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And you thought we had a spending problem today...

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This, my friends, is why I'm such a strong believer in leveraging what we have before splurging on the new... 

All bolding is mine. 

(Edit: like an idiot, I forgot to link. Here.) 


Officials at the Metropolitan Transportation Authority told a specially convened task force that resurrecting the nation’s largest and most important mass transit system may require a five-year plan costing some $60 billion, according to two knowledgeable sources.

That price tag includes repairs to the subways, as well as to the Metro-North and Long Island railroads, and the authority’s bridges and tunnels. It’s also roughly double the cost of the MTA’s existing, $33 billion five-year repair plan — which also addresses all of the above— and comes as the MTA is facing grave financial headwinds, declining ridership, uncertainty about Albany's ability to meet any significant new funding responsibilities, and concerns about the MTA’s ability to spend money efficiently.

The MTA’s rough $60 billion estimate represents the sum of the first five years of its “Fast Forward” subway repair plan — about $19 billion — along with the anticipated cost of ordinary state-of-good-repair work on the subway and the capital needs for the rest of the system over the same five years, according to the sources, both of whom requested anonymity to characterize the private discussions. The MTA has yet to share its systemwide estimate with its board.


“There are lots of numbers being thrown around, nothing is final,” Weinstein said in a statement. “As we’ve said we need reliable, sustainable, predictable sources of funding.“

The $60 billion number does not represent the findings of the clunkily-named Metropolitan Transportation Sustainability Advisory Workgroup, which the state has tasked with devising solutions to the deterioration of the system by the end of this year. That group will likely come up with an estimate of its own.

Kathryn Wylde, the workgroup's chair, did not comment on the number itself, except to suggest it was premature to put a price tag on the work.

The size of the MTA’s to-do list, she said, will depend “on how much funding is available.”

“The work group is trying to get a clear picture of the choices that the Governor and legislature will face in deciding how much New York can afford to invest in the future of our transit system and how quickly the public wants to have modern, reliable subway, bus and commuter rail service,” Wylde said. “We have seen the cost of underinvesting over the past 20 years, and no one likes the results. So whatever recommendations the work group comes up with, it will not be business as usual.”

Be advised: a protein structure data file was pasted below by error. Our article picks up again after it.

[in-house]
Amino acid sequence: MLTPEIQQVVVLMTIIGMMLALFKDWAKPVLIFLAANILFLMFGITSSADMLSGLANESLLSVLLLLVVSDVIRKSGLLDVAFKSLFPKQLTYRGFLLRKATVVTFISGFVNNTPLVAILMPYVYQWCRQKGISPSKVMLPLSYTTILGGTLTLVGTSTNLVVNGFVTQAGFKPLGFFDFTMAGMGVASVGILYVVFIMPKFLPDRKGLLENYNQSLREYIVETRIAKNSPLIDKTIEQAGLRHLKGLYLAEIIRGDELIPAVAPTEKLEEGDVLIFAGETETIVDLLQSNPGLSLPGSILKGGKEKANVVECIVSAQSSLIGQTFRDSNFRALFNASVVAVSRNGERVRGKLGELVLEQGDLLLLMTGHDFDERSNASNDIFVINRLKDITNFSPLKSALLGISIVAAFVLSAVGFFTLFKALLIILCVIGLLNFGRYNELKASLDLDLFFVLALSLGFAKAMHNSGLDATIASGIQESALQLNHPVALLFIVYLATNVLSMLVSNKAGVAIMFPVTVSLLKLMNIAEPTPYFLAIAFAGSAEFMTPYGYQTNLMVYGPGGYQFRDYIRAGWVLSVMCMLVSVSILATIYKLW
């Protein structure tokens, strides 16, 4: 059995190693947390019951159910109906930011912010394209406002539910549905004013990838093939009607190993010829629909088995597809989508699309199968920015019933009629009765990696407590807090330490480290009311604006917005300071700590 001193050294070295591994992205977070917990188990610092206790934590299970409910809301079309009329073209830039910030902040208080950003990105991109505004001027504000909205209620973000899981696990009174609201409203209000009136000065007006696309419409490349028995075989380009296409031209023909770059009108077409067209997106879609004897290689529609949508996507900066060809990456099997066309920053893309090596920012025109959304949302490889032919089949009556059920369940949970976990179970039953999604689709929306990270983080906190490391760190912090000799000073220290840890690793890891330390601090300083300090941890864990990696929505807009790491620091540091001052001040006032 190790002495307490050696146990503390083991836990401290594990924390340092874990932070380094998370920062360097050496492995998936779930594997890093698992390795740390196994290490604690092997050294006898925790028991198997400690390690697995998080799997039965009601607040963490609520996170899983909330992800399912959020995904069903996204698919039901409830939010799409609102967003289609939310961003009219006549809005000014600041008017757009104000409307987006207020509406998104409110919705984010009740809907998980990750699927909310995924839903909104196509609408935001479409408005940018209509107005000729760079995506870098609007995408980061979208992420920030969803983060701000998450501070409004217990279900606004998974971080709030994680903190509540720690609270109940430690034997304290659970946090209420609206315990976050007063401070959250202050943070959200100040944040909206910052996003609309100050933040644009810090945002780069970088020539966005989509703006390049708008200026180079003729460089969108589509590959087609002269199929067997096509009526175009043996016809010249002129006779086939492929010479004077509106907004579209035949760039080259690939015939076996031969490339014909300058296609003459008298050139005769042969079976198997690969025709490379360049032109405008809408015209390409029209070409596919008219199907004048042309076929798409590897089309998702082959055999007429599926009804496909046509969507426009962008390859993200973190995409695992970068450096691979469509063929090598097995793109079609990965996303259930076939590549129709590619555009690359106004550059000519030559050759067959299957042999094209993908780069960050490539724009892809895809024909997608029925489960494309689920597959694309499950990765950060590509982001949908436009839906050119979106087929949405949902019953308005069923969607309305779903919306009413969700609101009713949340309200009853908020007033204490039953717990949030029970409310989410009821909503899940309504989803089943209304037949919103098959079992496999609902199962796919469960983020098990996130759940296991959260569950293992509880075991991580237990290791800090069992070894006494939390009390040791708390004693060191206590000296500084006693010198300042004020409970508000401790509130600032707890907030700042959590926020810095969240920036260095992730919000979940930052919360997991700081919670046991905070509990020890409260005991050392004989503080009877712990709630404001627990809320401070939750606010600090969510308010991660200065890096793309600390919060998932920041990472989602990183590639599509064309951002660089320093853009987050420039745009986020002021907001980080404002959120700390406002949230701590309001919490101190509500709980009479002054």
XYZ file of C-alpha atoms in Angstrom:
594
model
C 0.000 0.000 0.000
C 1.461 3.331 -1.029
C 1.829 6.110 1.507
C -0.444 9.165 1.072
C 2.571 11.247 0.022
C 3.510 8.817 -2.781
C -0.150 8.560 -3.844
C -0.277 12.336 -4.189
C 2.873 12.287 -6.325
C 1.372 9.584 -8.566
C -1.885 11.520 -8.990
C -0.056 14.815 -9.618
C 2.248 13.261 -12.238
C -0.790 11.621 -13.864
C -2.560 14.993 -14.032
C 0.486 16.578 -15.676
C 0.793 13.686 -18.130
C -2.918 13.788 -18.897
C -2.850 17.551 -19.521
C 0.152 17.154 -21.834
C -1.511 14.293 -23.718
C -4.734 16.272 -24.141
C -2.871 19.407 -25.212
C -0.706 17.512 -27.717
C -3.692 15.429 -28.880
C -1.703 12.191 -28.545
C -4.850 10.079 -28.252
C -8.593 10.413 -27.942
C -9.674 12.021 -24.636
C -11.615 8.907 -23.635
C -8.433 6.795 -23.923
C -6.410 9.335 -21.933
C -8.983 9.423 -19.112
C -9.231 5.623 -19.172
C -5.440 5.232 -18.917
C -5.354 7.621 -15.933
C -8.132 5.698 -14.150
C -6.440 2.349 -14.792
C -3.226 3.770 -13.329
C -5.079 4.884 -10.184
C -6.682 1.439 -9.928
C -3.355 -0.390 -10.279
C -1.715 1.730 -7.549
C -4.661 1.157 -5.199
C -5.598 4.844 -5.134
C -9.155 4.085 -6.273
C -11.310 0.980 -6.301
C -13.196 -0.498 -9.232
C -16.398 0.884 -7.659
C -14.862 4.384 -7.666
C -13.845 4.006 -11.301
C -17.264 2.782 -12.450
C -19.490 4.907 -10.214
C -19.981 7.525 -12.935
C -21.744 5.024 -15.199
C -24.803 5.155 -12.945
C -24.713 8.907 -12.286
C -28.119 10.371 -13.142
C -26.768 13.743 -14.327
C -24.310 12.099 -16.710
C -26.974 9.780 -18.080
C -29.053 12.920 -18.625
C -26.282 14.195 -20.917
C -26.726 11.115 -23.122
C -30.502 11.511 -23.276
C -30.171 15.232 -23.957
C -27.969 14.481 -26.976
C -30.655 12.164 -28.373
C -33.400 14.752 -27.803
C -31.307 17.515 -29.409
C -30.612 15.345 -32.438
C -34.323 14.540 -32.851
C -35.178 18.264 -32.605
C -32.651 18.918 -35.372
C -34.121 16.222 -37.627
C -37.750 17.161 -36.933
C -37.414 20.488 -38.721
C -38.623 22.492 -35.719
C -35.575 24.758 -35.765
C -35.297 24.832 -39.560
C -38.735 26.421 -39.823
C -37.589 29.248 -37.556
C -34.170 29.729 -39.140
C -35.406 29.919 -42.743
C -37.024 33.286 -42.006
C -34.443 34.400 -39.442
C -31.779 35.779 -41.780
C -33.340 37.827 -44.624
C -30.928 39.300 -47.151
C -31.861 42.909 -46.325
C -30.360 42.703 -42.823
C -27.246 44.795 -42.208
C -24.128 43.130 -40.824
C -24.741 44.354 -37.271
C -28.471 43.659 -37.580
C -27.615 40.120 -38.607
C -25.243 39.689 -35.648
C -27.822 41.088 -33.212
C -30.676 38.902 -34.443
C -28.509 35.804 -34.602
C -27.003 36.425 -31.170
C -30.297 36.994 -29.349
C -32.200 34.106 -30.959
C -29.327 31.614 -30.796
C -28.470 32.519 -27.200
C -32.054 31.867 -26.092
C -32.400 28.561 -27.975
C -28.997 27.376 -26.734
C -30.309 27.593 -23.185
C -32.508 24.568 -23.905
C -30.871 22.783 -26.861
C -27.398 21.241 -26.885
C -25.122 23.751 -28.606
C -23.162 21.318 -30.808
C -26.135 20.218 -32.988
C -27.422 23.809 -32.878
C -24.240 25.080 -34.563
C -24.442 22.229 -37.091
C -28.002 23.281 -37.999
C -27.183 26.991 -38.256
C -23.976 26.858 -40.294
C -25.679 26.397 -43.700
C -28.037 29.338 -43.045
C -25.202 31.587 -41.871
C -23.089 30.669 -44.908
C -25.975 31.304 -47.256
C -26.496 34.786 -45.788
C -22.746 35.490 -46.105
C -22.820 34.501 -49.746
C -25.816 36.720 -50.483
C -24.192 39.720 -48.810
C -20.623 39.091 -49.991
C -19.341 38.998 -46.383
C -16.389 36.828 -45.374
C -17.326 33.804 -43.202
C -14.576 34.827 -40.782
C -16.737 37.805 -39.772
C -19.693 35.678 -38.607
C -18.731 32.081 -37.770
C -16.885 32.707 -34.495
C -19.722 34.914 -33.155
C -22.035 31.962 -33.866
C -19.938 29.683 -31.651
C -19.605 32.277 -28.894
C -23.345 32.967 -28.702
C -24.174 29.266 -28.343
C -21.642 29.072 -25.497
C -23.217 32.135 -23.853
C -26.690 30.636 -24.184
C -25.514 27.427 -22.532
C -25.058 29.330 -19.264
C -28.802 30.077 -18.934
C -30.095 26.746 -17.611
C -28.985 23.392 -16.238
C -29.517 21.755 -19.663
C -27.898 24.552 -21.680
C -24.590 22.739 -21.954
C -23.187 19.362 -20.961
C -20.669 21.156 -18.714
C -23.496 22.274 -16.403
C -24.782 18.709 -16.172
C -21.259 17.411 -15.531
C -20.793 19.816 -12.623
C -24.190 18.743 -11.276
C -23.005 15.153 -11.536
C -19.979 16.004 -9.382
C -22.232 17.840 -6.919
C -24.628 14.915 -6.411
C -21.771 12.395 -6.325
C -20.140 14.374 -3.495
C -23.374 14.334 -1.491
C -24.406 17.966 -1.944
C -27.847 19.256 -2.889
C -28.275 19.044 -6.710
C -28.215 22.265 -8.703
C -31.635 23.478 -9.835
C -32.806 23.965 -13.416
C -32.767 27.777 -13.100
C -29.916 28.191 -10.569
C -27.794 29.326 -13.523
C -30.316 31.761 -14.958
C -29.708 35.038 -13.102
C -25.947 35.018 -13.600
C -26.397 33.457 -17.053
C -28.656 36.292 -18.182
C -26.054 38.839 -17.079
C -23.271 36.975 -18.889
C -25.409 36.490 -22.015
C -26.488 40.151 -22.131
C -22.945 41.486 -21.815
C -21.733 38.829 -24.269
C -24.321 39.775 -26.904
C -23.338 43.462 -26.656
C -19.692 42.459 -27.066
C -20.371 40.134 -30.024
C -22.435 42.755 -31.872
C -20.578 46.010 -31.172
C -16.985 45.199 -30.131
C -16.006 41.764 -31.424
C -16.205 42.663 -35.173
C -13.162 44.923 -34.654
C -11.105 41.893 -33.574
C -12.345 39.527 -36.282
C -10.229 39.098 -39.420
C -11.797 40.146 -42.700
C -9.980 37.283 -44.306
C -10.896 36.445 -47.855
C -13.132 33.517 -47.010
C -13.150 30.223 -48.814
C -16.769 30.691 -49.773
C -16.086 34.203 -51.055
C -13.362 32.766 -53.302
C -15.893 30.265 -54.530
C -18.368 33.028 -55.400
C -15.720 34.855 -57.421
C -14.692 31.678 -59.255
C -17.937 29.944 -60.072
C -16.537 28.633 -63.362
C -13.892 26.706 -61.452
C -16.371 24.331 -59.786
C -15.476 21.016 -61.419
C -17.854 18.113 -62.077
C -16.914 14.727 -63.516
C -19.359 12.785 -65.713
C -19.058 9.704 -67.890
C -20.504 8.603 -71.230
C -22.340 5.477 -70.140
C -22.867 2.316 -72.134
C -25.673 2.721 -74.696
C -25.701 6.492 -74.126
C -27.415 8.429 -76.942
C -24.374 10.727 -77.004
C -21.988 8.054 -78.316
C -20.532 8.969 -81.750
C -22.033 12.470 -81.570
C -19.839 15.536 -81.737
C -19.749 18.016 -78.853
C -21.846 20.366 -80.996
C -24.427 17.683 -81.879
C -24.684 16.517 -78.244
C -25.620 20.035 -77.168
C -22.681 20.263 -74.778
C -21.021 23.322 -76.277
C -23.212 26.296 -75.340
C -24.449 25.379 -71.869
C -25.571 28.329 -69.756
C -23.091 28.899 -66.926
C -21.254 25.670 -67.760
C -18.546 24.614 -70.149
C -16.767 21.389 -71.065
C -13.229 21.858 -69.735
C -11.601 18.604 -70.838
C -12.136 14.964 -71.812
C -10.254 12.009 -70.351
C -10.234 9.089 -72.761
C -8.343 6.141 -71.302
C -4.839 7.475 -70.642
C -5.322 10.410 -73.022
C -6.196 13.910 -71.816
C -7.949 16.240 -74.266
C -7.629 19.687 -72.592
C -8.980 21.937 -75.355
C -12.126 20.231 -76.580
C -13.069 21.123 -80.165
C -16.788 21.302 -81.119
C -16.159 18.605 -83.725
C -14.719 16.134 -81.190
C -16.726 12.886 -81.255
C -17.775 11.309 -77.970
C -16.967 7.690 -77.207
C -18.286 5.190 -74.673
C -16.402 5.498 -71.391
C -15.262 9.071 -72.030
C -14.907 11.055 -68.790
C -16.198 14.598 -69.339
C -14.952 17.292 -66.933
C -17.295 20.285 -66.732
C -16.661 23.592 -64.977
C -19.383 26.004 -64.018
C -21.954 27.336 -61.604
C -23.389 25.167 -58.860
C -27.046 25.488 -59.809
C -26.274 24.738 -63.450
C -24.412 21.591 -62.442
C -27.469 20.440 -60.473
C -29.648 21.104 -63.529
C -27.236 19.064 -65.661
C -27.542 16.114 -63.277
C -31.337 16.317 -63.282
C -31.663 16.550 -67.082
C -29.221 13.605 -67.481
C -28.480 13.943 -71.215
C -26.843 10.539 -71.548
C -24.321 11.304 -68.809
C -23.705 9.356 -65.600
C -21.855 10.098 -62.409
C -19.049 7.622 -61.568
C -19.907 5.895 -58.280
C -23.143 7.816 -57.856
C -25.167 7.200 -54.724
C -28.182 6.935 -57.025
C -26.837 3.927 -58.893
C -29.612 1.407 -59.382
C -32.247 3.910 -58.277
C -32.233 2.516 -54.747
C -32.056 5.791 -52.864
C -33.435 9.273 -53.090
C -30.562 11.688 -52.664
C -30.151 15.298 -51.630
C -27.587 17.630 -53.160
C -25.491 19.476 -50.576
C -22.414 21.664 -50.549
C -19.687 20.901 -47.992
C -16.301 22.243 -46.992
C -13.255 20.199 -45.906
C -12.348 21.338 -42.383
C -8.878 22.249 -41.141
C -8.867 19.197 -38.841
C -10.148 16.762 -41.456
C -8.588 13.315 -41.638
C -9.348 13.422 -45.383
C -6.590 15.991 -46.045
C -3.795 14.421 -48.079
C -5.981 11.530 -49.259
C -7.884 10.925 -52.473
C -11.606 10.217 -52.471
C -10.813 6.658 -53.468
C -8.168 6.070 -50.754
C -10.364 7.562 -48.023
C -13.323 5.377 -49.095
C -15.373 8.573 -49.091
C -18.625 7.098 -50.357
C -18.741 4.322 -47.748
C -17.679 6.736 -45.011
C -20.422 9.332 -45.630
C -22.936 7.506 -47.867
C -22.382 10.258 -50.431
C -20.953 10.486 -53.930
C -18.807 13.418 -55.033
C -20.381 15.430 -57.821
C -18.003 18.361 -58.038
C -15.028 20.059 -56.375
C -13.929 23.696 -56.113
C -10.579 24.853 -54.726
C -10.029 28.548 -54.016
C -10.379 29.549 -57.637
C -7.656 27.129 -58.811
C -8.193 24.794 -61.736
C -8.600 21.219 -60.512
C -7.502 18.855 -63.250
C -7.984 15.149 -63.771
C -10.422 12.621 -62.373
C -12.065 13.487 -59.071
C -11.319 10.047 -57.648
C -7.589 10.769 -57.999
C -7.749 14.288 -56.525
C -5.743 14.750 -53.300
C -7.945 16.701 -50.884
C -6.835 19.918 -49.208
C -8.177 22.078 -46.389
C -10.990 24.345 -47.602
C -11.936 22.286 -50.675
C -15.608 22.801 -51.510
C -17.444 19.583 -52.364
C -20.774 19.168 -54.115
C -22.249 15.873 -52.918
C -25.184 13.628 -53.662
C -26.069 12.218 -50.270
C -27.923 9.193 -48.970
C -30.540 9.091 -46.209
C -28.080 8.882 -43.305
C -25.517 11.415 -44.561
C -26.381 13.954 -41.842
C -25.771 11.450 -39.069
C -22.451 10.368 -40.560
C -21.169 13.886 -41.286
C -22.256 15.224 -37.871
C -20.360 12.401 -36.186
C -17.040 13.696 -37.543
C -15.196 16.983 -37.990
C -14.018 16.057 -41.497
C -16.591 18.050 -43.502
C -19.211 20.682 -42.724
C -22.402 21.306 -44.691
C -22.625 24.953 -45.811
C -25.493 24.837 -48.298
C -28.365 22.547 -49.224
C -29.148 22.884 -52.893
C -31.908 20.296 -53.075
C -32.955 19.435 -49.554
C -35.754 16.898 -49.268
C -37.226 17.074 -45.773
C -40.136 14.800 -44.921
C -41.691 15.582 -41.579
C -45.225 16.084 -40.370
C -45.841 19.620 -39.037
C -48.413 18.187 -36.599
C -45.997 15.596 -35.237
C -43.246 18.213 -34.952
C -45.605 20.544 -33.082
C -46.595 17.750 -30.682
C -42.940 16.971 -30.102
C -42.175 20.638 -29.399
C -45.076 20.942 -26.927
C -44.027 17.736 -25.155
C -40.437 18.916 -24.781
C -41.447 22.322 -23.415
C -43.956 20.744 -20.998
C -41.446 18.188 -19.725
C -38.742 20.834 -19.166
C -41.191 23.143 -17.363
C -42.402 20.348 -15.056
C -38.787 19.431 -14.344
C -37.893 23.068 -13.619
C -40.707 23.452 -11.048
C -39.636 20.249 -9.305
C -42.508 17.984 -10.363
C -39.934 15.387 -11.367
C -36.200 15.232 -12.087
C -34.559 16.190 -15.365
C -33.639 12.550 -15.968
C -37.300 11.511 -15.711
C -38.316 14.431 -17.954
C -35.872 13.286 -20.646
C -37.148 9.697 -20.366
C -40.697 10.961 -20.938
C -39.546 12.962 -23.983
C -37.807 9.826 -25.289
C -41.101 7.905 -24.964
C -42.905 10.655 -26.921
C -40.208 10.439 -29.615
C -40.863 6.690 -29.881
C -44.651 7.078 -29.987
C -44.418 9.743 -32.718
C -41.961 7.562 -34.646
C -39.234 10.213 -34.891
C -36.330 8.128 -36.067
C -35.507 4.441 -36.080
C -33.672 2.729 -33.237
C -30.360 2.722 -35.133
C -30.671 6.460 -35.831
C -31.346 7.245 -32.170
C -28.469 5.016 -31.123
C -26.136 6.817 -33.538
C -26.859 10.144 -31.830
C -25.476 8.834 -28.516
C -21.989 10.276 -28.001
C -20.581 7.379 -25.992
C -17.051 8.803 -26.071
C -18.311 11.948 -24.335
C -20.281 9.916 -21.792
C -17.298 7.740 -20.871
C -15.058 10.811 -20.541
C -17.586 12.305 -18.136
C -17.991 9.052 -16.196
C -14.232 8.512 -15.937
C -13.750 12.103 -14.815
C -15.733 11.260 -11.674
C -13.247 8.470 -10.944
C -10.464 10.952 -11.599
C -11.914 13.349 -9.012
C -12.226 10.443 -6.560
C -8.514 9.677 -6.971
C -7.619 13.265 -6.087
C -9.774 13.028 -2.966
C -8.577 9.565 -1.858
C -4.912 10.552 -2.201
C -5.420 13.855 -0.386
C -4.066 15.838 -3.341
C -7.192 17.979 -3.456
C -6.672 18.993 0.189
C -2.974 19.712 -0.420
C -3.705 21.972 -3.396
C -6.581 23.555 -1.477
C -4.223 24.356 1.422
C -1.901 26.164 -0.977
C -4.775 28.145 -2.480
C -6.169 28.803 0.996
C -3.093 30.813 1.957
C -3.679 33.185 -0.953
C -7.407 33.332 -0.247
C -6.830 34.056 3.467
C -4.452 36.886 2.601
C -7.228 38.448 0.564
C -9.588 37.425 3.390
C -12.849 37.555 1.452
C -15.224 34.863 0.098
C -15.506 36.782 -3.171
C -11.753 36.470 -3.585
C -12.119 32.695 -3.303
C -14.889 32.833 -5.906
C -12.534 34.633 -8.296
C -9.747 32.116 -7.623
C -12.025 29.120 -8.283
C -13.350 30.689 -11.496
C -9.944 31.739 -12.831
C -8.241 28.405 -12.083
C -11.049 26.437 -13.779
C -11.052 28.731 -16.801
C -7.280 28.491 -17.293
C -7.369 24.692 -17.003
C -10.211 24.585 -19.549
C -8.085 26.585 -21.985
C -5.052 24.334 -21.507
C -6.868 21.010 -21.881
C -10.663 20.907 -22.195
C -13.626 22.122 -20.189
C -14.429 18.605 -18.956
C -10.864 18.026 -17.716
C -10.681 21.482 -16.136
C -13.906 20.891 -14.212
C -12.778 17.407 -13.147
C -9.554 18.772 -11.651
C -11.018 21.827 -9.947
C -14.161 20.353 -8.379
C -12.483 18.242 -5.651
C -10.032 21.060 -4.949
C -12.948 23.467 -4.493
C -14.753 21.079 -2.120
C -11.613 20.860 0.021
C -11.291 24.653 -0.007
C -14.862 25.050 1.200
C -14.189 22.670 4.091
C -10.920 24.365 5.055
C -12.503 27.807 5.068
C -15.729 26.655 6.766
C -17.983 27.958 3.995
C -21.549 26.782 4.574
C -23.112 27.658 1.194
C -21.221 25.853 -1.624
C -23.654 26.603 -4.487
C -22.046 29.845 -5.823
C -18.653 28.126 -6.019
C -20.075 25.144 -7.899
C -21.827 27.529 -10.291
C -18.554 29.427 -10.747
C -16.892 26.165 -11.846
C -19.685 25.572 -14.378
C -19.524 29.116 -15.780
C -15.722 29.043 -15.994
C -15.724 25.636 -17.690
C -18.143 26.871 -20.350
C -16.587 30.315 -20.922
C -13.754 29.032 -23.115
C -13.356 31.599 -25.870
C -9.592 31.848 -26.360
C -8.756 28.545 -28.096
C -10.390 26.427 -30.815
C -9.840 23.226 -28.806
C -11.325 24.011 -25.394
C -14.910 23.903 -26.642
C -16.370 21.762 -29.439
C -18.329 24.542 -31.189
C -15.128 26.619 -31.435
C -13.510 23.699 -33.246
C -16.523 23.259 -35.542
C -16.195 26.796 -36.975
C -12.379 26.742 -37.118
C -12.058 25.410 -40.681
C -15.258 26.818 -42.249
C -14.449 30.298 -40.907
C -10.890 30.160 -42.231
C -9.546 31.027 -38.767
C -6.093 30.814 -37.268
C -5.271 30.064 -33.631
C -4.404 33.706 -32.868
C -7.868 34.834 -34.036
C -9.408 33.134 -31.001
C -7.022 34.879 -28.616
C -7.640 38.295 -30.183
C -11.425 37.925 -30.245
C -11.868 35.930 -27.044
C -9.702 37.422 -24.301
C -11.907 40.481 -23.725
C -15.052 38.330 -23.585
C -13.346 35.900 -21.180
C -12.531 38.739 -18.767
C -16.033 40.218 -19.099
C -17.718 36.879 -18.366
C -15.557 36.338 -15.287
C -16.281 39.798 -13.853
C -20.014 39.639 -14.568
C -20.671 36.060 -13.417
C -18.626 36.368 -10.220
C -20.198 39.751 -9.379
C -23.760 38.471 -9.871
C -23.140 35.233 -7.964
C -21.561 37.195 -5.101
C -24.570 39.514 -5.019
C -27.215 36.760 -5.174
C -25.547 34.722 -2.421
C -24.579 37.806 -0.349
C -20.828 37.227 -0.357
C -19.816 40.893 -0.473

Ever since word leaked out in May that the resurrection of the failing subway system would cost roughly $40 billion over 15 years, there’s been concern over the state’s ability to fund even that commitment.

But the system has other needs too. Last year, Long Island Rail Road “had its worst on-time performance” in 18 years, New York State’s comptroller reported recently. Metro-North’s numbers have also fallen.

It’s become increasingly clear that congestion pricing, which advocates have for years pushed as the solution to the MTA’s revenue problems, will not produce enough revenue to fund the agency’s needs.

One of the workgroup’s tasks is to come up with other revenue generation proposals. That the MTA’s estimate for its next five-year capital plan should be so large puts additional pressure on the group to do just that.

And one transit advocated that, from a political standpoint, it makes sense for the MTA to aim high and to ensure there’s something substantial in the plan for railroad commuters, whose representatives in the legislature will have to approve any transit rescue plan.

“At the end of the day, if we’re going to get elected officials to vote in favor of massive increases for the subways, we’re going to need to make sure that we’re also at the same time making improvements on commuter rail too,” said Tri-State Transporation Campaign Executive Director Nick Sifuentes.

In all seriousness, though, this is an embarrassment. If our politicians actually gave a shit, they'd be raising hell in Albany about the amount of money the agency wastes in inefficiency and on unnecessary expenditures. Nothing we do in NYC falls even within the 'worst case scenario' pricing range for other world-class cities -- it's time to change that, or suffer irrelevance. Sixty billion in five years is untenable. 

Edited by RR503
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